Iran believes the nuclear deal may be salvaged, but it will not be negotiated indefinitely.

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Iran said on Saturday that it believes the 2015 nuclear agreement with major international powers can be renegotiated, but that Tehran “will not negotiate forever.”

“Out of a steadfast commitment to salvage a deal that the US tried to torpedo, Iran has been the most active party in Vienna, proposing most drafts,” Iranian Foreign Ministry spokesman Saeed Khatibzadeh said on Twitter, referring to talks aimed at reviving the nuclear deal.

Iran and the United States have been holding indirect talks on reviving the 2015 agreement between Tehran and six powers that imposed restrictions on Tehran’s nuclear activities in exchange for lifting international sanctions.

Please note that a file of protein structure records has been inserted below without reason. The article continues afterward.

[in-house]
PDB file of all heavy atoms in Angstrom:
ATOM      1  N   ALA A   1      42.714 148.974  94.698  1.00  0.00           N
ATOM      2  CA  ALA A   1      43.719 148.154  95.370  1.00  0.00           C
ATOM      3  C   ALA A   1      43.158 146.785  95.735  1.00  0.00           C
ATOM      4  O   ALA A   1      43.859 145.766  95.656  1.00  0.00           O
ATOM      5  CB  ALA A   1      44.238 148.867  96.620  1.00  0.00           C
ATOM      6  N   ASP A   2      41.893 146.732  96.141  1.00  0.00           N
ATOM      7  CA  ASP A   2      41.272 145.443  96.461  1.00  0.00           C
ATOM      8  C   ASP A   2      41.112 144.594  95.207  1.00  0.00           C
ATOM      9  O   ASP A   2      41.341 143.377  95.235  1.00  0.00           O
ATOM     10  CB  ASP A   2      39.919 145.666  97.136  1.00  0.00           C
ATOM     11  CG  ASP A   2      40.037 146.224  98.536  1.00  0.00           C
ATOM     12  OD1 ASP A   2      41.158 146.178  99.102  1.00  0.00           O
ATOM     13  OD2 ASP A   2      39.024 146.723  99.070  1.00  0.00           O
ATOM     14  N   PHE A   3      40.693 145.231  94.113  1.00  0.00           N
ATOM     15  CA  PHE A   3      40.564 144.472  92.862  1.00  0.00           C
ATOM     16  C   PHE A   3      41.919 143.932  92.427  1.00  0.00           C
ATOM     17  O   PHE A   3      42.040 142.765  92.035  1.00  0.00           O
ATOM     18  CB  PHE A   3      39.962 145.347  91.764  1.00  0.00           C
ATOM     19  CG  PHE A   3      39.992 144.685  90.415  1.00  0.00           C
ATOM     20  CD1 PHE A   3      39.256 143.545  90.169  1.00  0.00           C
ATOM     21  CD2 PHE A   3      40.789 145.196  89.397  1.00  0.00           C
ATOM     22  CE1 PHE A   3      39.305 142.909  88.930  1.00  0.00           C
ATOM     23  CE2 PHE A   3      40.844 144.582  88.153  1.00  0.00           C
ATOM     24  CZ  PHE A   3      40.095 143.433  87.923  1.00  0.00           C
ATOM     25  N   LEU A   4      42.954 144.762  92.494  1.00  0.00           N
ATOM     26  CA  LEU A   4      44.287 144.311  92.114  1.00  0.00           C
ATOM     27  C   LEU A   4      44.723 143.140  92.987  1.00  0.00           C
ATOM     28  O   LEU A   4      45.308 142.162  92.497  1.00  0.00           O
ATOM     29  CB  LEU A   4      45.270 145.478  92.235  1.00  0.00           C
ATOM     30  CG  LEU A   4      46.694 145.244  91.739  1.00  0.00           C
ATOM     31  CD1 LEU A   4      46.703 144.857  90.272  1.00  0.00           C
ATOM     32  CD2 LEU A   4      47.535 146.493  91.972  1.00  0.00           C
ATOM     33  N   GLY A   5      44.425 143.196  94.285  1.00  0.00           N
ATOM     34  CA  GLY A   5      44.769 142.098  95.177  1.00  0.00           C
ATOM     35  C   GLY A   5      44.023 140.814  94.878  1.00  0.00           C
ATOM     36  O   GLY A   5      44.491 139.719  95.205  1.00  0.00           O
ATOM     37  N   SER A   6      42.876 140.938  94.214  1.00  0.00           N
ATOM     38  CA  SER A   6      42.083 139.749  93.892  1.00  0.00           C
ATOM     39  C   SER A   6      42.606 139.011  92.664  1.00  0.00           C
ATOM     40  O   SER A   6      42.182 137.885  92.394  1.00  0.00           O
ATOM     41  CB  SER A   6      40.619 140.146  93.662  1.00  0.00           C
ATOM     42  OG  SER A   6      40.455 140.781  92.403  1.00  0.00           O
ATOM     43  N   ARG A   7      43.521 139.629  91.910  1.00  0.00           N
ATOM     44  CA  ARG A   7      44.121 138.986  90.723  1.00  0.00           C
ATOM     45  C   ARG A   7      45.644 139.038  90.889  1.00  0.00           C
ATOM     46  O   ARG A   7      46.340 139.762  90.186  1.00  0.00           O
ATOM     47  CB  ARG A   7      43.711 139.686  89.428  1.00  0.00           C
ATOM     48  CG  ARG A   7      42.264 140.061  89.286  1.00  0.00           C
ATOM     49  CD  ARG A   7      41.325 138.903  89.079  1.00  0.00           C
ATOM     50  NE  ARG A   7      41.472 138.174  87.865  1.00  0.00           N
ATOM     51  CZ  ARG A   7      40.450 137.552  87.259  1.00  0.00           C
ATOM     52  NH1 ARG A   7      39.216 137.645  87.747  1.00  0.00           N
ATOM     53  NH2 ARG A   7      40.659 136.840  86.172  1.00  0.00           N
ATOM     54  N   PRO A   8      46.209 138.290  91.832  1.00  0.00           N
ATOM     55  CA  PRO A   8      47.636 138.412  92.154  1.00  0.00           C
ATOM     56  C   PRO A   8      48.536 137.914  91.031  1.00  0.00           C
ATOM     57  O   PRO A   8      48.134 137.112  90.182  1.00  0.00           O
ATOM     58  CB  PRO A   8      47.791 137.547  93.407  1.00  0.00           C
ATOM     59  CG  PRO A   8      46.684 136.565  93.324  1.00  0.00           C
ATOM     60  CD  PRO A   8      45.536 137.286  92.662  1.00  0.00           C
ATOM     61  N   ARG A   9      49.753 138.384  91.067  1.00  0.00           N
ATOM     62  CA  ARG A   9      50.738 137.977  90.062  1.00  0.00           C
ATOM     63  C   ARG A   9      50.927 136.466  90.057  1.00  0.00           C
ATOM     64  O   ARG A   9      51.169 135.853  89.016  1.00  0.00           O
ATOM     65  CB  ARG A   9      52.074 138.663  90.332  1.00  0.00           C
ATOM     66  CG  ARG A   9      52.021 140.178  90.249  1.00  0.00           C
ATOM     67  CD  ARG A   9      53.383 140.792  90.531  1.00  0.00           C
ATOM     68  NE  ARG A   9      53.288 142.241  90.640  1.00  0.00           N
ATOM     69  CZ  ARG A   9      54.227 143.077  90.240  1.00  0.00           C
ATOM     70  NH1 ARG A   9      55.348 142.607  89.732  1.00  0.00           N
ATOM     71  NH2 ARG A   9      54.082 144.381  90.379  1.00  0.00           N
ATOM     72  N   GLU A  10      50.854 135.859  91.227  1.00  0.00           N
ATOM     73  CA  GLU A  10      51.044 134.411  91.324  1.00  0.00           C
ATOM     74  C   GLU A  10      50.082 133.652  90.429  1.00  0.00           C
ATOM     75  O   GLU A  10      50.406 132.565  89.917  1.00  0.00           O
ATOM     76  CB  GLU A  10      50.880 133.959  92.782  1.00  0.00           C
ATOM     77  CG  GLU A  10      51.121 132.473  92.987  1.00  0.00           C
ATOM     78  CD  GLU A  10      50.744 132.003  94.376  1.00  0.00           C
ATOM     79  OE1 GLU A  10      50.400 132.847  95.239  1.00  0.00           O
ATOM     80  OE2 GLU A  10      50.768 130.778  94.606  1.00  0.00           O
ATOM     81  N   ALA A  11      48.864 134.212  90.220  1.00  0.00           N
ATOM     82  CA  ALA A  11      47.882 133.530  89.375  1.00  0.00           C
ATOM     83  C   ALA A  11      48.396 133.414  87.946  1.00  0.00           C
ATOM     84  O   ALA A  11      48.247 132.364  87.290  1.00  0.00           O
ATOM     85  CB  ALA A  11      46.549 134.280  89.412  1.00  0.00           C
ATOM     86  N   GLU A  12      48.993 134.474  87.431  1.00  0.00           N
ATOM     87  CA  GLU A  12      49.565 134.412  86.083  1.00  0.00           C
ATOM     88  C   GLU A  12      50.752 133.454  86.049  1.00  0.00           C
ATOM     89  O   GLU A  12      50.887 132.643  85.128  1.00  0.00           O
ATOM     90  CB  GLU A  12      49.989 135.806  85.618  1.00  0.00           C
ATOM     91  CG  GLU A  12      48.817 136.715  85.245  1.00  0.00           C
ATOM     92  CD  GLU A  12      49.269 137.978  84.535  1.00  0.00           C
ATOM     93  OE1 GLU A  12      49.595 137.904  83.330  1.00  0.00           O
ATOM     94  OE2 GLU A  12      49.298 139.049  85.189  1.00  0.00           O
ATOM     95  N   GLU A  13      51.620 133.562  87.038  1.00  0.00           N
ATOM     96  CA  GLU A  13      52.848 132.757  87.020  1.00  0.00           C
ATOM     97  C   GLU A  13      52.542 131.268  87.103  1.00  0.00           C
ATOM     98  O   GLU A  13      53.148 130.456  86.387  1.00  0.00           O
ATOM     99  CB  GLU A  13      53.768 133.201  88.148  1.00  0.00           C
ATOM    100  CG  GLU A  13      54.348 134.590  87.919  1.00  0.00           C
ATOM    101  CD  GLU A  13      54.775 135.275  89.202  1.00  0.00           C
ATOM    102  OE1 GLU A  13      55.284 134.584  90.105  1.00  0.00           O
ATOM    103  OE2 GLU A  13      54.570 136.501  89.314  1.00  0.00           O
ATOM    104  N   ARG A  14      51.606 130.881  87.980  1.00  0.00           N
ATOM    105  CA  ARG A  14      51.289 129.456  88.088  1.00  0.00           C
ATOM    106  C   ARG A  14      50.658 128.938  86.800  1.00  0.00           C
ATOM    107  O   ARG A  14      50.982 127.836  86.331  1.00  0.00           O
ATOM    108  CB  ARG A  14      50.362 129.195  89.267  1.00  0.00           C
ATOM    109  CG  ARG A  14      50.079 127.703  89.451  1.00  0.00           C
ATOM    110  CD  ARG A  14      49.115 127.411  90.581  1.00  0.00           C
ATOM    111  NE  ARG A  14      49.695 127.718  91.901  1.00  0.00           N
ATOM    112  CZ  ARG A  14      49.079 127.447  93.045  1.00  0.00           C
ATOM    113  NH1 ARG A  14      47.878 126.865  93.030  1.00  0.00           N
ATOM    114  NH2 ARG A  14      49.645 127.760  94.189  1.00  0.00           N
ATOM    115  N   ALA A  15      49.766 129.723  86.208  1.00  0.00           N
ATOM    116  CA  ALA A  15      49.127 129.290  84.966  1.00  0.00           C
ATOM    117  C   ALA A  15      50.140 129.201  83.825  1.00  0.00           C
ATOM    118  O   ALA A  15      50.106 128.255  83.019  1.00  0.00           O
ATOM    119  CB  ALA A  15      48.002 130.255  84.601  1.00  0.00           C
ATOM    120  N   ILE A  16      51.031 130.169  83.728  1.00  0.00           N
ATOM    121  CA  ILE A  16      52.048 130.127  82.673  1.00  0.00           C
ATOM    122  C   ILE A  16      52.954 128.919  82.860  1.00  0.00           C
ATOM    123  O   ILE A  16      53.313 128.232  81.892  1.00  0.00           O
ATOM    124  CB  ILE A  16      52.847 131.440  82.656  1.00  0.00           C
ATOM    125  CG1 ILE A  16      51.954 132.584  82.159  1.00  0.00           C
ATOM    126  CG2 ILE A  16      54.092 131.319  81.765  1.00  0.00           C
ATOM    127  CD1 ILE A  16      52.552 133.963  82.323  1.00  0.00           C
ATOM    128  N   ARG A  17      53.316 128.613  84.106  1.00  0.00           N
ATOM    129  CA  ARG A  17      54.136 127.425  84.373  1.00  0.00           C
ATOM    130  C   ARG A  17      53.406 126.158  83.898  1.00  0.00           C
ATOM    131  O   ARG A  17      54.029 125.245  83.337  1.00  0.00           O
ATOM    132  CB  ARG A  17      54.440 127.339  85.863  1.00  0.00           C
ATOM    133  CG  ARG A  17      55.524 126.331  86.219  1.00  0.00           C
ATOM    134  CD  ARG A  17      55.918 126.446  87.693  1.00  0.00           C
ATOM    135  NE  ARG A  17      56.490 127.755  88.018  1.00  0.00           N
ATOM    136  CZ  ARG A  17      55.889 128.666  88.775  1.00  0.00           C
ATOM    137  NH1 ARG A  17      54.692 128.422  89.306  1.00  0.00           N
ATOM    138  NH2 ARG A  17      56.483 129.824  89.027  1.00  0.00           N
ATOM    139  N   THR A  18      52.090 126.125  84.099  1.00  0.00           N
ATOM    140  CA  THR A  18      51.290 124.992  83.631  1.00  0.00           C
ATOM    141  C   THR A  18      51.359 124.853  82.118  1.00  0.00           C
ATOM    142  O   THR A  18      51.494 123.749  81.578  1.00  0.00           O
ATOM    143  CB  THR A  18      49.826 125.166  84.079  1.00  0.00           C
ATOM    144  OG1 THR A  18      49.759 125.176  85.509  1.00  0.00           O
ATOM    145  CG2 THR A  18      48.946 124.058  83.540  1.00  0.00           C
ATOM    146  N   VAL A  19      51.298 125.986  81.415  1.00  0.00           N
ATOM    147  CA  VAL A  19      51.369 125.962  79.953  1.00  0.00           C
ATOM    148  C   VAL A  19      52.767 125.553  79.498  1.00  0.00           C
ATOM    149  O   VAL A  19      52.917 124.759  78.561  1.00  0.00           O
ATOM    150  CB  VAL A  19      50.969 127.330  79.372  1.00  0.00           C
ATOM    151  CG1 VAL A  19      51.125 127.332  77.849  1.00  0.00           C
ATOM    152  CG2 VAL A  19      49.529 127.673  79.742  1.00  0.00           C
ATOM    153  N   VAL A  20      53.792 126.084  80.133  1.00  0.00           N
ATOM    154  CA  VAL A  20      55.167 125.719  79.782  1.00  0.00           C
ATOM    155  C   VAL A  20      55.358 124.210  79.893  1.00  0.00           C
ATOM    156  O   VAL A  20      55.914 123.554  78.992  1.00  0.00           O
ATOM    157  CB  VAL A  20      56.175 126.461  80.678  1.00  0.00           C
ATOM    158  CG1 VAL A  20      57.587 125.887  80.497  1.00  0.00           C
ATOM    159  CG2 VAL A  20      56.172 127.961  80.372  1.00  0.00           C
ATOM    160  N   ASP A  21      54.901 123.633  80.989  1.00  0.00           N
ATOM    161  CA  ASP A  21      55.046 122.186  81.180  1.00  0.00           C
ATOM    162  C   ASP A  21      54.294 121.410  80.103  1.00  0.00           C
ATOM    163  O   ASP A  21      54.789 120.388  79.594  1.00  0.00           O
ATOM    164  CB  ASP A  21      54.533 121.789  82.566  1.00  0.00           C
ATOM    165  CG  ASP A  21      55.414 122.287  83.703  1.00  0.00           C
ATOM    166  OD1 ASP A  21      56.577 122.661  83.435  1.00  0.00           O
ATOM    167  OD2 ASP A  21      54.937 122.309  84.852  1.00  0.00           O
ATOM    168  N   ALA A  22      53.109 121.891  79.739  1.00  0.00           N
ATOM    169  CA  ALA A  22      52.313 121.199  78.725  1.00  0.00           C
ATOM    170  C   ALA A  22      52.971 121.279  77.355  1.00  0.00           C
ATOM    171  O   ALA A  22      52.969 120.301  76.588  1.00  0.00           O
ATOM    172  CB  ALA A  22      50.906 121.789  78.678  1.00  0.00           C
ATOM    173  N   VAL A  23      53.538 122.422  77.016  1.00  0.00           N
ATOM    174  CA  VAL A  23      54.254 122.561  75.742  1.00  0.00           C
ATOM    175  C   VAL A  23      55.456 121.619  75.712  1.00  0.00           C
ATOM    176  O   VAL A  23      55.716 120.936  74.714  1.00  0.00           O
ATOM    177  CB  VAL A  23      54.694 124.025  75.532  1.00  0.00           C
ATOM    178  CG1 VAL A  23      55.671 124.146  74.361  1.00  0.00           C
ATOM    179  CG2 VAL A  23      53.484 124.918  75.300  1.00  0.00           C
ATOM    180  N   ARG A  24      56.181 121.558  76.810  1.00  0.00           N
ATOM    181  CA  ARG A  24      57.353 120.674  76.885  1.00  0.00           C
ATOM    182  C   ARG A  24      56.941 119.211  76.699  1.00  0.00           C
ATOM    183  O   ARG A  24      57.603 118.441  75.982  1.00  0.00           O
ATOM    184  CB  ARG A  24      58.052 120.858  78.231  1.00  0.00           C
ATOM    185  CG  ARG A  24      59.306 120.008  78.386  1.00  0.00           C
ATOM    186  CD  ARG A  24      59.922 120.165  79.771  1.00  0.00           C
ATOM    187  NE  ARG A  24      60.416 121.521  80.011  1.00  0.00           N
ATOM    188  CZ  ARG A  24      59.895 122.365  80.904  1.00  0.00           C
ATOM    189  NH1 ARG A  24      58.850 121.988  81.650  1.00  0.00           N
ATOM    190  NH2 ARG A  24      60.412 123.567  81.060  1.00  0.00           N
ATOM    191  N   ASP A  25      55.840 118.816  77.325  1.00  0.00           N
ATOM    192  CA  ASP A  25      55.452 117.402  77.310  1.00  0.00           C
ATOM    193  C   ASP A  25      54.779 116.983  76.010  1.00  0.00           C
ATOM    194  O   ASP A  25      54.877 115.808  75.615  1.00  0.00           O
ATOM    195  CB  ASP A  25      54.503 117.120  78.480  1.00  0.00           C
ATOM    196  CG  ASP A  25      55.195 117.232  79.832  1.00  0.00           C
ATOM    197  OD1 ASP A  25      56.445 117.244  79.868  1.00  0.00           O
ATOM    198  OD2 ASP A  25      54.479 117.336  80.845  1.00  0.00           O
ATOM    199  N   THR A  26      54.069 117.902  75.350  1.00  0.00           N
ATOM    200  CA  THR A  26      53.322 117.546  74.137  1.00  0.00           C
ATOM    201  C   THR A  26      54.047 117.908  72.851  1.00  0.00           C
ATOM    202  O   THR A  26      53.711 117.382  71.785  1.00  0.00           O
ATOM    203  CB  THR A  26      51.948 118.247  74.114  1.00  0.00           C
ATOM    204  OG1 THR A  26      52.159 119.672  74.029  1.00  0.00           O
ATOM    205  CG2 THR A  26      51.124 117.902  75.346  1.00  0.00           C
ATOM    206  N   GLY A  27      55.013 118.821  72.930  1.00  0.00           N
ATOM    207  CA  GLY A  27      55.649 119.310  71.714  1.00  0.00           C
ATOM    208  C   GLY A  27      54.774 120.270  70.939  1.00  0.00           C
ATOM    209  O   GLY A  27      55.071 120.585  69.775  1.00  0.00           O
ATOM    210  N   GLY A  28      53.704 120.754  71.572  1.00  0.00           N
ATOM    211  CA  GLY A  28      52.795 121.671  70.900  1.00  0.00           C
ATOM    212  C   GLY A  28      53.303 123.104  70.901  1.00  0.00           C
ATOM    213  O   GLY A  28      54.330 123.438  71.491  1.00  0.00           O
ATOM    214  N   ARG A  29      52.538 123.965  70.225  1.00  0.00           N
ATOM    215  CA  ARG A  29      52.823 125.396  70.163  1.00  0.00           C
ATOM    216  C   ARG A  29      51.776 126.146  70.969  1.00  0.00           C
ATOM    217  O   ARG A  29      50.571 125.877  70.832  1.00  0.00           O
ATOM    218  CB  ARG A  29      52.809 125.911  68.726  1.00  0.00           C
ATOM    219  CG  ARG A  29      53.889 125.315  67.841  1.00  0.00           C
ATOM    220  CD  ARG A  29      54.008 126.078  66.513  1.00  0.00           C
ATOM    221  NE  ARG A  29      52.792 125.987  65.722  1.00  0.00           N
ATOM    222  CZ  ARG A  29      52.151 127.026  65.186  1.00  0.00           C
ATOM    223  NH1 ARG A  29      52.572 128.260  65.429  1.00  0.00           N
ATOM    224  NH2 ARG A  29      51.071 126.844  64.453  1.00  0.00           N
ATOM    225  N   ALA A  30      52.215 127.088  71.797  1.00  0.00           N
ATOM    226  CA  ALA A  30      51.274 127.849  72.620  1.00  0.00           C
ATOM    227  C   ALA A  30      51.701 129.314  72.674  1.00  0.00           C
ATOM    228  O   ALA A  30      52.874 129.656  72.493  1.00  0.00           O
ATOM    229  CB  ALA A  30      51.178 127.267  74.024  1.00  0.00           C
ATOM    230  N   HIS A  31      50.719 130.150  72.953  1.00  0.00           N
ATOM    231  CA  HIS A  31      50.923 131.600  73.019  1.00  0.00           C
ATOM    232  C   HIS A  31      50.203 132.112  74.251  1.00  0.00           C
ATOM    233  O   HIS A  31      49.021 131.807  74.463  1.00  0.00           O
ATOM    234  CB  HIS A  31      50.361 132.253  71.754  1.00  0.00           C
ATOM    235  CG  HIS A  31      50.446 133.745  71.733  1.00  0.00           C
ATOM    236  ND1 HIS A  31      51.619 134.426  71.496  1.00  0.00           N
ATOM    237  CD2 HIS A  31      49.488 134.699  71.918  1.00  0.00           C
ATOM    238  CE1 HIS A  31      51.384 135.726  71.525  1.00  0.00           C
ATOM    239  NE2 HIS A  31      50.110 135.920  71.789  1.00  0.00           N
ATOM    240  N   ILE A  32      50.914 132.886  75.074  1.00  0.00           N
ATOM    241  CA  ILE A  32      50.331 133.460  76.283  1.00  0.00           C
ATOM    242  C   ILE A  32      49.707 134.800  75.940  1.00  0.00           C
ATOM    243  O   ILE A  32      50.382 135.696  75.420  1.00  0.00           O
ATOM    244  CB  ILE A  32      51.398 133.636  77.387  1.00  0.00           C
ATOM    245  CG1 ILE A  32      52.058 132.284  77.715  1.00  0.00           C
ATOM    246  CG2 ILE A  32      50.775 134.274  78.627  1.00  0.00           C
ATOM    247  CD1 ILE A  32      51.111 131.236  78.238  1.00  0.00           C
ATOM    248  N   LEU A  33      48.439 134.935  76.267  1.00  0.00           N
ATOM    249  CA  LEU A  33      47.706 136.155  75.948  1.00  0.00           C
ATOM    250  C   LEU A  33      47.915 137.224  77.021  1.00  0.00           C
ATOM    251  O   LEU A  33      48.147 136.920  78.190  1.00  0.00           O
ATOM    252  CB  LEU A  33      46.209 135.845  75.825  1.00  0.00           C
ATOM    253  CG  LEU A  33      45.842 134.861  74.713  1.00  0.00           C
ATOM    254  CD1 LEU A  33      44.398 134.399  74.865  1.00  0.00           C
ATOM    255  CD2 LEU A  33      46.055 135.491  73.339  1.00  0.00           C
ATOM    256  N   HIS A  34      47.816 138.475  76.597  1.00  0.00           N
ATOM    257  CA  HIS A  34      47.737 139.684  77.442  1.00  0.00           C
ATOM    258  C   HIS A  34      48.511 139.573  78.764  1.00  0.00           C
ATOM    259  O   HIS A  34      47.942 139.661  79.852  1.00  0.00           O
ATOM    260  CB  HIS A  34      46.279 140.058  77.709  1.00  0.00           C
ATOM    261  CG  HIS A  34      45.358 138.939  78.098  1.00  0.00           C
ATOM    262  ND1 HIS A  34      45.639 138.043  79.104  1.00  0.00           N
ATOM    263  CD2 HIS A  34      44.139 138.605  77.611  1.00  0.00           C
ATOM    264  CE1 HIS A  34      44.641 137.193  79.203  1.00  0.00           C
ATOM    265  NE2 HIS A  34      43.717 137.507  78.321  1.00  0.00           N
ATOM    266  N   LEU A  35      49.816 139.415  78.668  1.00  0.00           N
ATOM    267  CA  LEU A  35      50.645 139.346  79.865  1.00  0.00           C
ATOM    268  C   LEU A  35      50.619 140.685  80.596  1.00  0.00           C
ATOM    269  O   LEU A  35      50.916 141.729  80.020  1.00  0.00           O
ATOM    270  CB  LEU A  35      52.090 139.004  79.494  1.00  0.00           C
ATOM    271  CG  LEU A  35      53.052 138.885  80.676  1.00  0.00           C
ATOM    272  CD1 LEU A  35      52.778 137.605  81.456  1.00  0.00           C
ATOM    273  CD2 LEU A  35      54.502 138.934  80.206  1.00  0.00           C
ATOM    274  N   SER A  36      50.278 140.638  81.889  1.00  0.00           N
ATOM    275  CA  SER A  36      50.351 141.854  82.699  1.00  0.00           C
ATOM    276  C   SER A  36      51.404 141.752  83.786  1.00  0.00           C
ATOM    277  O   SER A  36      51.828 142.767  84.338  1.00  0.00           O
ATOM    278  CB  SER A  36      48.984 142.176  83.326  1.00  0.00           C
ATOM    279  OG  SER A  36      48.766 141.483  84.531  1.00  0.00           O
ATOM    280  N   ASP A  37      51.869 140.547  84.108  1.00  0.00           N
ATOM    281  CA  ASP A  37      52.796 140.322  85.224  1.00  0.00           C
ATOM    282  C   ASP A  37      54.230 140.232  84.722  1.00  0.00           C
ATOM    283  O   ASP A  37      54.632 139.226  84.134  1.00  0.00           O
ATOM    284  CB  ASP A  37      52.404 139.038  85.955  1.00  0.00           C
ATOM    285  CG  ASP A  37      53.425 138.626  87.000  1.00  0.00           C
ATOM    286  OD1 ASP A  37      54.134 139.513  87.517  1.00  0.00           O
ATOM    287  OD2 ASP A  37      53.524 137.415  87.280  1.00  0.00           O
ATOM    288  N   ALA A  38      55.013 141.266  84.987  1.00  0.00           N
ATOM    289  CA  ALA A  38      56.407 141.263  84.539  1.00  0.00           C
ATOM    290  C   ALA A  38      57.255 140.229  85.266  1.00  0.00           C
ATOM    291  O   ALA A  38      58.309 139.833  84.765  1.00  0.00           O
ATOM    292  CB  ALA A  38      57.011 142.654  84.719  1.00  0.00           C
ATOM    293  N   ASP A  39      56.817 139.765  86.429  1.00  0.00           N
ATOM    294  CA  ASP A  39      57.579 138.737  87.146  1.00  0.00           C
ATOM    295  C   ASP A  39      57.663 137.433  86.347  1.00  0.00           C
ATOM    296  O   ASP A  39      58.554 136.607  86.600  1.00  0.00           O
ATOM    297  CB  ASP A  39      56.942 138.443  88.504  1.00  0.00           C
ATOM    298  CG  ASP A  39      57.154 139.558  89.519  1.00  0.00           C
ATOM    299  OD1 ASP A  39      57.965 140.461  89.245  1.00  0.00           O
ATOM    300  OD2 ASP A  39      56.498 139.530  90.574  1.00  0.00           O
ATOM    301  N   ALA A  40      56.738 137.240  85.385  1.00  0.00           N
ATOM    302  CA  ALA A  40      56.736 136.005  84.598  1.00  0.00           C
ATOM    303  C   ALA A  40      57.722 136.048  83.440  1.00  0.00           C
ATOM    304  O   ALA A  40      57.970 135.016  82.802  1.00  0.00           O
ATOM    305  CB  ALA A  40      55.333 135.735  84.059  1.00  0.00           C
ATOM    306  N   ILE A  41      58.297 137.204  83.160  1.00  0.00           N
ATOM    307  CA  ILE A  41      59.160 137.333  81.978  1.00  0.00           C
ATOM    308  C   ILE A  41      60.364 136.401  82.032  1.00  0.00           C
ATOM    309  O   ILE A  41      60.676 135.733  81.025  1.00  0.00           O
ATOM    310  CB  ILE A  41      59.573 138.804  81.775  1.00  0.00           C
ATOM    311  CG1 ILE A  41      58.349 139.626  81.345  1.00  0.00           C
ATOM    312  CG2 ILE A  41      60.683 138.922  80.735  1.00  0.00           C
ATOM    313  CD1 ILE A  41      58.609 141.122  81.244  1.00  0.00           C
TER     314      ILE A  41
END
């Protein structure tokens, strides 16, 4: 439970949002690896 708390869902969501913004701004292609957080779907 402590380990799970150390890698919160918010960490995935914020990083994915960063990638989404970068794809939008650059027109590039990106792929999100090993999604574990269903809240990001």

Then U.S. President Donald Trump withdrew Washington from the agreement in 2018, but President Joe Biden has been seeking to revive it. Officials on all sides have said there are major issues to resolve before the deal can be reinstated.

“Still believe a deal is possible, if the US decides to abandon Trump’s failed legacy. Iran will not negotiate forever,” Khatibzadeh tweeted.

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On Friday, the United Nations nuclear watchdog requested an urgent response from Iran on whether it would renew a monitoring arrangement that had expired overnight. An Iranian ambassador said that Tehran was under no duty to react.

The Vienna discussions, which began in April, are presently in a break that was scheduled to run until early July, but failing to renew the monitoring agreement might jeopardise those talks.

 

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